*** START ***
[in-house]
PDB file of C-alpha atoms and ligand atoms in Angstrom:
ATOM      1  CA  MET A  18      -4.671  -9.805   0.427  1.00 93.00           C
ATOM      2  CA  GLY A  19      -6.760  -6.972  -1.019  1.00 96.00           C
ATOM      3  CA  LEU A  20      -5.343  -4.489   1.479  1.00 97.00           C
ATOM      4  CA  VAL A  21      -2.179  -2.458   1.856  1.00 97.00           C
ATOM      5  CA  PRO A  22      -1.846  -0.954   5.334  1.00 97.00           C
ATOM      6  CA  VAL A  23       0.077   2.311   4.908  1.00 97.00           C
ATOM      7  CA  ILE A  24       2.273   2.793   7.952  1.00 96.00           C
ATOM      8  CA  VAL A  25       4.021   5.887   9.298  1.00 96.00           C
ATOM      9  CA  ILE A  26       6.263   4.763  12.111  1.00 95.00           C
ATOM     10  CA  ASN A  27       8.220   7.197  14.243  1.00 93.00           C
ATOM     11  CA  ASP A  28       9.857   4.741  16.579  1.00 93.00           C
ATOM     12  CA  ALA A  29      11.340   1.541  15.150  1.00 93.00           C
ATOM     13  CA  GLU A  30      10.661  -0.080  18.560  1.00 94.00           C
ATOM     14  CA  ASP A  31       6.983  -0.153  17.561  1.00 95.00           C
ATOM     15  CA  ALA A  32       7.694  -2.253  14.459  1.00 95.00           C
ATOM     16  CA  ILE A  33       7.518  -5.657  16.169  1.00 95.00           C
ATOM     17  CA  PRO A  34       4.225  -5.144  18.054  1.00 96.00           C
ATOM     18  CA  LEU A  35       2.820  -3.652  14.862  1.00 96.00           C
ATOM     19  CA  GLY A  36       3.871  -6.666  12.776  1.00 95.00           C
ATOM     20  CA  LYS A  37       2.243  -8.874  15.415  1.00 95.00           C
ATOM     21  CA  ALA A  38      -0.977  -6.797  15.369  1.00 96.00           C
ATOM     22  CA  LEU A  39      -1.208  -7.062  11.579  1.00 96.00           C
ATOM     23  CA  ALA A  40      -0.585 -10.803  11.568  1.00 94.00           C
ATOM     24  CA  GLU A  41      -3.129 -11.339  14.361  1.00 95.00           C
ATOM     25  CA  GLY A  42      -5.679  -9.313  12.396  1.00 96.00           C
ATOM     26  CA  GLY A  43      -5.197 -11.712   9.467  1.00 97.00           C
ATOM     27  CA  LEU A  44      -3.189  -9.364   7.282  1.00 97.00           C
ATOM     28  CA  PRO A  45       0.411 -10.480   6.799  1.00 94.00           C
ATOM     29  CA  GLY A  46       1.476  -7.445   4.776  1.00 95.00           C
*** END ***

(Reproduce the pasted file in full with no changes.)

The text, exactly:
[in-house]
PDB file of C-alpha atoms and ligand atoms in Angstrom:
ATOM      1  CA  MET A  18      -4.671  -9.805   0.427  1.00 93.00           C
ATOM      2  CA  GLY A  19      -6.760  -6.972  -1.019  1.00 96.00           C
ATOM      3  CA  LEU A  20      -5.343  -4.489   1.479  1.00 97.00           C
ATOM      4  CA  VAL A  21      -2.179  -2.458   1.856  1.00 97.00           C
ATOM      5  CA  PRO A  22      -1.846  -0.954   5.334  1.00 97.00           C
ATOM      6  CA  VAL A  23       0.077   2.311   4.908  1.00 97.00           C
ATOM      7  CA  ILE A  24       2.273   2.793   7.952  1.00 96.00           C
ATOM      8  CA  VAL A  25       4.021   5.887   9.298  1.00 96.00           C
ATOM      9  CA  ILE A  26       6.263   4.763  12.111  1.00 95.00           C
ATOM     10  CA  ASN A  27       8.220   7.197  14.243  1.00 93.00           C
ATOM     11  CA  ASP A  28       9.857   4.741  16.579  1.00 93.00           C
ATOM     12  CA  ALA A  29      11.340   1.541  15.150  1.00 93.00           C
ATOM     13  CA  GLU A  30      10.661  -0.080  18.560  1.00 94.00           C
ATOM     14  CA  ASP A  31       6.983  -0.153  17.561  1.00 95.00           C
ATOM     15  CA  ALA A  32       7.694  -2.253  14.459  1.00 95.00           C
ATOM     16  CA  ILE A  33       7.518  -5.657  16.169  1.00 95.00           C
ATOM     17  CA  PRO A  34       4.225  -5.144  18.054  1.00 96.00           C
ATOM     18  CA  LEU A  35       2.820  -3.652  14.862  1.00 96.00           C
ATOM     19  CA  GLY A  36       3.871  -6.666  12.776  1.00 95.00           C
ATOM     20  CA  LYS A  37       2.243  -8.874  15.415  1.00 95.00           C
ATOM     21  CA  ALA A  38      -0.977  -6.797  15.369  1.00 96.00           C
ATOM     22  CA  LEU A  39      -1.208  -7.062  11.579  1.00 96.00           C
ATOM     23  CA  ALA A  40      -0.585 -10.803  11.568  1.00 94.00           C
ATOM     24  CA  GLU A  41      -3.129 -11.339  14.361  1.00 95.00           C
ATOM     25  CA  GLY A  42      -5.679  -9.313  12.396  1.00 96.00           C
ATOM     26  CA  GLY A  43      -5.197 -11.712   9.467  1.00 97.00           C
ATOM     27  CA  LEU A  44      -3.189  -9.364   7.282  1.00 97.00           C
ATOM     28  CA  PRO A  45       0.411 -10.480   6.799  1.00 94.00           C
ATOM     29  CA  GLY A  46       1.476  -7.445   4.776  1.00 95.00           C